Janelle wears too much white powder on the right side of her face. The left side looks different, but it doesn’t matter because it doesn’t actually exist. You will help her dress in the morning, pulling on the one sleeve that never makes it to the shoulder. One time you do this she will probably tell you about the accident, but she will lay it out like summer camp or her mother’s antique store—placing objects but not their meaning. You will note that the damage affects her spatial recognition, her mood, her energy level. Early in the day she will appear carnivalesque with the blush and eyeliner smeared across one side and the amblyopia on the other, lifting her leg in time with the aerobics instructor on the TV screen. At commercial breaks come the fits and you must try hard not to stand on the left when you reprimand her or else you will disappear. They have been able to save the leg from obliteration but she hates the left arm so much she doesn’t even wash it anymore. In this way you will notice that she does not make it to the dining room unless you lead her, lining her up like a Rubik’s cube every step of the way. When she begins to eat her scrambled eggs sloppily with a cupped palm, you will reproach her for forgetting her table manners, or else you will reach across and press the haughty fork into her right hand. She will not thank you, but that’s okay, because when she speaks, her face breaks right down the center and you can almost hear it snap.

In the winter a shiver starts in your spine at the beginning of every shift, and it steals all of your energy. You will carry your long nights in the smallest muscles—a twitching lip, rhythmic but menacing: a symptom soloing above your cigarette. The home is a three-story building made of brick and cement, but it seems to shrink and swell with the weather. An inch of snow and the walls are closing in; a heat wave sends you following a white rabbit through the keyhole. On the night shift you are emblazoned in a world of darkness; everything comes to you like in the second after sneezing—a shimmering bony jab of pure white idea. Or the emergency exit is just hissing at you again. You will need to keep your body churning for hours, and so you will be insatiable. You will find nothing of interest in the shitty hypoglycemic pantry they keep on the main level. So plunging into the deep hollow just off of the laundry room, you will grope for two auxiliary refrigerators like lighthouses over grey sand. You will hear the scattering of cockroaches and earwigs, and draw some holy frozen pizza or leftover ice cream cake from the top shelf. Your dinner will slowly become a scrolling infomercial of dark suburban plenty, a plague of high fructose corn syrup and processed cheese. And cradling this drippy wonder in hand, you will hunch before a smoldering screen and thump another sterile five-year plan. Animal midnight crawls over you only so many times before you change.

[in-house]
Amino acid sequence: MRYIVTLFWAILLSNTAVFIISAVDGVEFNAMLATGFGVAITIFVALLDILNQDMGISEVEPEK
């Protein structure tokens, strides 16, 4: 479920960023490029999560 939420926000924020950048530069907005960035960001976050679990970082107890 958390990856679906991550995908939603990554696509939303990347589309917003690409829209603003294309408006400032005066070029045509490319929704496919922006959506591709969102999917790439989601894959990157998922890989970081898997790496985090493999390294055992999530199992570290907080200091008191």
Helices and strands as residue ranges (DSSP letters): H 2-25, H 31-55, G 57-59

Lance was eligible for an apartment in a nice neighborhood before he relapsed. They tell him that he sets fires because he is ungratified. He is ungratified and he has abnormalities in the levels of certain neurotransmitters including but not limited to norepinephrine and serotonin. He has decreased concentration of 3-methoxy-4-hydroxyphenylglycol in his cerebrospinal fluid. You will note that he has also been diagnosed with dyslexia and ADHD. He has the best medications, but no real treatment plan. The last doctor decided that you are to help him deal with his mania by simulating a situation in which he might feel the impulse to burn something. You will drive him to the lot behind the local fire department and dumbly construct a pile of trash. You will not watch him, because then he is too aware of the farce for it to be therapeutic. You will disregard his euphoria, and you will extinguish the flames only when they have become harmful. You will find that this is very much like the way you must manage Lance. You will over time stand back and watch him cremate his life with a single wavering flame, and you will ask to be taken off of his case.

Disciplinary techniques are lost on the night staff. No one wants to do a restraint at three o’clock in the morning, no matter how belligerent, how flailing; you will block your face with your fists, and you will let them tire themselves out. You will be half a brain when they come at you. Your eyes will be burlap sacks, melted candles, shattered car windows with garbage bags duct-taped from the inside fluttering frantically in the wind. You catch them moving toward you in one dimension, and a sympathy fishes beneath your eyes. Seeing them lose themselves on third shift, seeing that sleepless violence, you will know in that instant that you are the same drowning creature. And you will wonder whose condition is the one too obscure, too far gone. You have been sleeping sitting up for six years. You turn in your keys and walk out through the rec room where they are celebrating Janelle’s twenty-fifth birthday, and with a silver tiara sliding over her right eyebrow, she turns to you and smiles. But you’re already out the door because you just can’t take what her face looks like.  

Published 4/22/15 by Awst Press. Check out Katz's Awst Press page or read more about her thoughts in her interview.


Check out the other authors posting pieces for our anniversary series:

Diane Lefer: What I Learned From Genital Cutting

Susanna Childress: Retroactive Empathy: A Haunting

David Olimpio: Variations on a Theme

Donald Quist: The Animals We Invent

Rudy Landeros: Wars of Their Own

Gene Kwak: Dirty Work

P. E. Garcia: Some Thoughts on Forrest City


Awst Collection - RE Katz

This print collection is hand sewn and contains 27 pages with three new works—a short story, a poem, and an essay of annotations.